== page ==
BP’s need to improve its reputation is obvious with a certain disastrous oil spill in mind, but they often take it too far. In 2019, BP’s ad campaign “Keep advancing” and “possibilities everywhere” received backlash for being blatant greenwashing as the company excessively bragged about its low-carbon energy while spending over 96% on oil and gas. A complaint made by ClientEarth led BP to end the campaign and claim an end to “corporate reputation advertising” entirely (you can be the judge of whether that happened or not).
Now, you see all over their website mentions of their “transformation,” net-zero pledges (which they’ve rolled back), and low-carbon energy work. While BP claims to be transforming, it’s often touting oil and gas production at the same time as hydrogen plants, EV chargers, and wind farms like in this video (screenshot above). The message is “and, not or,” a slogan that ran in ads on Facebook in May implying we still need oil and gas even with clean energy sources. It aligns with a common narrative for BP that they do it all (like when they rebranded to “Beyond Petroleum”).
BP does more than their Big Oil peers in terms of low-carbon energy (which is like saying more than almost nothing). The page featuring the video states they increased investments in what they call their “transition growth engines” from 3% in 2019 to about 30% in 2022. Curious what’s included in these “transition growth engines?” Among other things - their convenience stores.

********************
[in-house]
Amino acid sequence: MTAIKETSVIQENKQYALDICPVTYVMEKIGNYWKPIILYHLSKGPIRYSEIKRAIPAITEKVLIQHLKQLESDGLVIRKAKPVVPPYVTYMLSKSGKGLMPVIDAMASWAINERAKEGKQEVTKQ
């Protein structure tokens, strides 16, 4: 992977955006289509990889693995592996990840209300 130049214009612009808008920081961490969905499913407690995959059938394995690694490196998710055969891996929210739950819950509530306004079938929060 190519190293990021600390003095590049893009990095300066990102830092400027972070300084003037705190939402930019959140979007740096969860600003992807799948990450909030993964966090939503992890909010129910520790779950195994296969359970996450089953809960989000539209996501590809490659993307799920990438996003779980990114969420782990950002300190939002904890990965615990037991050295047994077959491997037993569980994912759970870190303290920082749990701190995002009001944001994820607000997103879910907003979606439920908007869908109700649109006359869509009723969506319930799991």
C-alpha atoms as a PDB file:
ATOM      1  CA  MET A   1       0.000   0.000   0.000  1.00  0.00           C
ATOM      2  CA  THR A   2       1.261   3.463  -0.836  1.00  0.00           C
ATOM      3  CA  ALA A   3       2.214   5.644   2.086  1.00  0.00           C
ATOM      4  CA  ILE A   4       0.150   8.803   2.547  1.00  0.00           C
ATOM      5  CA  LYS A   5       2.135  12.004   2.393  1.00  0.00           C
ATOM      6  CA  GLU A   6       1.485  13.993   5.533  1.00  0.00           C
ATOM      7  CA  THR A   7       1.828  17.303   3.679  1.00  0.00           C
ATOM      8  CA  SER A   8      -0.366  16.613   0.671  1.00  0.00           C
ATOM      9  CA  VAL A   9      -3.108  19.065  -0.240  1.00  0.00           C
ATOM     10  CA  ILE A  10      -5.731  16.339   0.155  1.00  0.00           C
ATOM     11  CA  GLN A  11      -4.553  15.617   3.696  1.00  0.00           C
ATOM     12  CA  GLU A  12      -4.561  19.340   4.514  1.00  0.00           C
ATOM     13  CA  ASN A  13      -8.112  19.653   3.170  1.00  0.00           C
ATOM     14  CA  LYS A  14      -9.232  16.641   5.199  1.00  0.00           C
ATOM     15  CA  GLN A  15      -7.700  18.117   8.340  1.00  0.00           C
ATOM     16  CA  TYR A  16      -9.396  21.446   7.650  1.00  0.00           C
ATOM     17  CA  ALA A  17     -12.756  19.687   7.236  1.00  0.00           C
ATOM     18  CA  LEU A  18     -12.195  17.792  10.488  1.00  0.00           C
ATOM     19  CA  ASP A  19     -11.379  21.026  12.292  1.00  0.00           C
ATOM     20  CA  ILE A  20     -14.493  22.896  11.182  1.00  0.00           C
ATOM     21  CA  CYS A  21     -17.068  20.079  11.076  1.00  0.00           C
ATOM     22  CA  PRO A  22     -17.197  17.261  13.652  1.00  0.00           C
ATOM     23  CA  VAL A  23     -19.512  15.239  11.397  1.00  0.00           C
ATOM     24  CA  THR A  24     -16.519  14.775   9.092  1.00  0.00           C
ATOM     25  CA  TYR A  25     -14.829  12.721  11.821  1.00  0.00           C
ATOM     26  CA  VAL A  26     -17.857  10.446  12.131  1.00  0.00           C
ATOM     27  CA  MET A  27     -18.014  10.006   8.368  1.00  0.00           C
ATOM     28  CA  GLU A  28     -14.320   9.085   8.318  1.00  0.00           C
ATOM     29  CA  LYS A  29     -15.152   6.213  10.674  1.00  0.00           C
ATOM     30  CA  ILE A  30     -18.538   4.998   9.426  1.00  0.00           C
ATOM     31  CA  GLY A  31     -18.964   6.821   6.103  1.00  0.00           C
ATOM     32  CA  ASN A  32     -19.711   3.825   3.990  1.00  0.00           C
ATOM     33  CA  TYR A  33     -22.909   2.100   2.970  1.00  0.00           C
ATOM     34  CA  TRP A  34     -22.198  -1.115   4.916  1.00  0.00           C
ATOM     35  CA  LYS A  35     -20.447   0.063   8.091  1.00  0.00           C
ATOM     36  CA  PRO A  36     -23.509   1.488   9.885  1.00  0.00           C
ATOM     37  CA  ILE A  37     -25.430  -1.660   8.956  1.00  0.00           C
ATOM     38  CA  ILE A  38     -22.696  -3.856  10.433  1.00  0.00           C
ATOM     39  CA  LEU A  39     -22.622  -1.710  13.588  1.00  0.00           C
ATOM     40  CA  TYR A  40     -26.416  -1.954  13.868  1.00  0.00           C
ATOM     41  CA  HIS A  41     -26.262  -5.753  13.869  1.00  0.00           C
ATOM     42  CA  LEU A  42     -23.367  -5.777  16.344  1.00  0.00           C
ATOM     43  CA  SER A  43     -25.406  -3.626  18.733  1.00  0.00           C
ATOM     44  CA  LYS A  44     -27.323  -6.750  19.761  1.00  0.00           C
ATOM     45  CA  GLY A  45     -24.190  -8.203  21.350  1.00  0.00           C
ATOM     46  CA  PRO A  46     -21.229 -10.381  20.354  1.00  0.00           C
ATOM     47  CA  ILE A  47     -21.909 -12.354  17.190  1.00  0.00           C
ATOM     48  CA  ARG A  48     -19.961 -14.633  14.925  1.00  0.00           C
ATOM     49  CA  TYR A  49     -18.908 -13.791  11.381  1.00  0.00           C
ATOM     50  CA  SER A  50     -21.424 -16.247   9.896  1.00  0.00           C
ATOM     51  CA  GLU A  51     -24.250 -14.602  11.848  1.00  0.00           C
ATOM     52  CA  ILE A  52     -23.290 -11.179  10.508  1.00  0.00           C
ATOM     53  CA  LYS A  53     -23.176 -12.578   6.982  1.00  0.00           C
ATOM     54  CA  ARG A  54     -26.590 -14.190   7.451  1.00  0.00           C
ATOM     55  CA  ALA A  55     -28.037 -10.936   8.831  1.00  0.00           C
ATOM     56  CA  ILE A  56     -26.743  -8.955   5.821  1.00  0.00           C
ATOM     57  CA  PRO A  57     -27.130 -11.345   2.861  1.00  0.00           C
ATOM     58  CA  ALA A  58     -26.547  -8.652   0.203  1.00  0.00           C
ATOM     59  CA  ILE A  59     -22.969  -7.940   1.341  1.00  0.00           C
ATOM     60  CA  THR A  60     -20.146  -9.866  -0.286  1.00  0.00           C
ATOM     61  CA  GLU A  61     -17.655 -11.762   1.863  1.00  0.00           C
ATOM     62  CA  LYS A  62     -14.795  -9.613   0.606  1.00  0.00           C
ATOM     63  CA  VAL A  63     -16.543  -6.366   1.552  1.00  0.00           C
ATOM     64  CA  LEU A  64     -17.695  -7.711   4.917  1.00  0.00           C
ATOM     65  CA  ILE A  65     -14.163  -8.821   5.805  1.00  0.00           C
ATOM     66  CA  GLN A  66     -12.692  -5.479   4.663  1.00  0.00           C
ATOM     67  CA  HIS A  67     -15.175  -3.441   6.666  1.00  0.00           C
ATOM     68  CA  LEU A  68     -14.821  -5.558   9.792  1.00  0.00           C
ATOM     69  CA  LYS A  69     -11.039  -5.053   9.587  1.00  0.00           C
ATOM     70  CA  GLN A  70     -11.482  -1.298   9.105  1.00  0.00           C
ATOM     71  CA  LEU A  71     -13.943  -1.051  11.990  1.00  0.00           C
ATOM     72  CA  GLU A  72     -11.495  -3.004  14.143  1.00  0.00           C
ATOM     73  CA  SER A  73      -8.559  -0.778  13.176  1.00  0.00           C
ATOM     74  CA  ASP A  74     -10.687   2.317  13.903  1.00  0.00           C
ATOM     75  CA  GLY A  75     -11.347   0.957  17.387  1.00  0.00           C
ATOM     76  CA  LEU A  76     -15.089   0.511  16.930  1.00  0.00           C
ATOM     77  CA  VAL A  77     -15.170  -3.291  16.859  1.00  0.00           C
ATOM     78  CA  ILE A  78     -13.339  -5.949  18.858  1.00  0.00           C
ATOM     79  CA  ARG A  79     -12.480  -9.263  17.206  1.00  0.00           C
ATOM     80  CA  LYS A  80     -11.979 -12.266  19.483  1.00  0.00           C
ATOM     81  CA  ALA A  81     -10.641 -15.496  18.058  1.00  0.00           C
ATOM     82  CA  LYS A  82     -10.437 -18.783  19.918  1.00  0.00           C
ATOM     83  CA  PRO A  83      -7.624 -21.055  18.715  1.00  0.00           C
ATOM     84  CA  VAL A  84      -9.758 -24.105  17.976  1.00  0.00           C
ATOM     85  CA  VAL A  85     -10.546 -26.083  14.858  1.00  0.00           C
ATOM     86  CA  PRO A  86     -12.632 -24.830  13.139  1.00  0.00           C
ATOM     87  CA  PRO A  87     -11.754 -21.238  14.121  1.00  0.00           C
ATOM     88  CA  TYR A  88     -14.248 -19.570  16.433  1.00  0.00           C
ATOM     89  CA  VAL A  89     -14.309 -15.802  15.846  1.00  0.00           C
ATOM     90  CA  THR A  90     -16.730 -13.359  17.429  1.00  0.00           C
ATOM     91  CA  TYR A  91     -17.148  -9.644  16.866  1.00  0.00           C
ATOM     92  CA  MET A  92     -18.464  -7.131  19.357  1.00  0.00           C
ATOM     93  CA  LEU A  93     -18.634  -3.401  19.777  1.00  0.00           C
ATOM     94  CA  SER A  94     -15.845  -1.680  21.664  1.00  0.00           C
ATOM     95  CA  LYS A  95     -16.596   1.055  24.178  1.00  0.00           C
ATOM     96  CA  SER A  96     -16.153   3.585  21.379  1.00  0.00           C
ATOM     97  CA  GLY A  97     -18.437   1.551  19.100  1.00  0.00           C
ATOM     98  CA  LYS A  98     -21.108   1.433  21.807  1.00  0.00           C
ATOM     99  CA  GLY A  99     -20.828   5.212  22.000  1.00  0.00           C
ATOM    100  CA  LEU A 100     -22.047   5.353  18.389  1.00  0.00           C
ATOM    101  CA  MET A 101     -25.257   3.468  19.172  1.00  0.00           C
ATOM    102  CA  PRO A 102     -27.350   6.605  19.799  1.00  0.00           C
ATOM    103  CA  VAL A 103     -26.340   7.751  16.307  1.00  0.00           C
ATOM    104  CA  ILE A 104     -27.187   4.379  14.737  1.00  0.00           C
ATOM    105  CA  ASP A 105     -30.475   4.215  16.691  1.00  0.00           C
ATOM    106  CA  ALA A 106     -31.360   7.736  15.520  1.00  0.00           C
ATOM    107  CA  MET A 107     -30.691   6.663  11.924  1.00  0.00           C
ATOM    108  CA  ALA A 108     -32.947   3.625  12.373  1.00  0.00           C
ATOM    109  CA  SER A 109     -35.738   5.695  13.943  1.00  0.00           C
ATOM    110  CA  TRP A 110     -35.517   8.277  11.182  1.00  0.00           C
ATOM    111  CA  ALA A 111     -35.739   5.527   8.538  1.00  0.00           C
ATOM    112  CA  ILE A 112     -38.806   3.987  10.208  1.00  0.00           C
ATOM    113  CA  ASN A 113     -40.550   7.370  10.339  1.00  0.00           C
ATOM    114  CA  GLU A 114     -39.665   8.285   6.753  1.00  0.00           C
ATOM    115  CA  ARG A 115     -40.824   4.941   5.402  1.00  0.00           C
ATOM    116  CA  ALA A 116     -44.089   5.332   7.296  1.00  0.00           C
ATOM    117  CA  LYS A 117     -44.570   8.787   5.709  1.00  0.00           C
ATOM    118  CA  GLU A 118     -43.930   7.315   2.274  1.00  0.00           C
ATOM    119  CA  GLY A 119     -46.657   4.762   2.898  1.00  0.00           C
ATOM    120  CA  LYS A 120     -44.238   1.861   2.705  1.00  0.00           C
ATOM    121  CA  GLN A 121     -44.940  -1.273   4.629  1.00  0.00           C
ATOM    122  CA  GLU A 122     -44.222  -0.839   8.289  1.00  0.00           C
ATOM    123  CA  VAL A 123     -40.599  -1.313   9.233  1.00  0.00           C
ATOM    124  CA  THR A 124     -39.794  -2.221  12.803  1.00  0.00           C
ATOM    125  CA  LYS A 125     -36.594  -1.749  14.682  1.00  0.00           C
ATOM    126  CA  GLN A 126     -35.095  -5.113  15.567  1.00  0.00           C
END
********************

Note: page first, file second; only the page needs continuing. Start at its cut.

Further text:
Narratives like this one BP is pushing are desperate attempts to keep Big Oil’s spot at the table as tides shift in support of the clean energy transition. But it’s clear, what BP means by their “transformation” is certainly not our transformation.
Taking a look at the examples we covered, there are a few common tactics fossil fuel companies use in their greenwashing campaigns.
- Specifically worded and vague phrases like “low-carbon,” “fuels of tomorrow,” or “resilient hydrocarbons” allow them to get away with implying things that simply aren’t true.
- Weak climate solutions like biofuels, carbon capture, or fossil fuel-based hydrogen that distract from the real ones like wind and solar.
- Promises that sound good being announced that they later quietly back out of, ensuring they get good publicity without taking real action.
- And of course, the strongest tool in their belt – outright lies.
Next time you see a green-colored, sustainable ad from big polluters like Chevron, Exxon, BP, or Shell, keep these strategies in mind and don’t take it at face value. And don’t forget to share it with us so you can help us continue to call out Big Oil’s lies.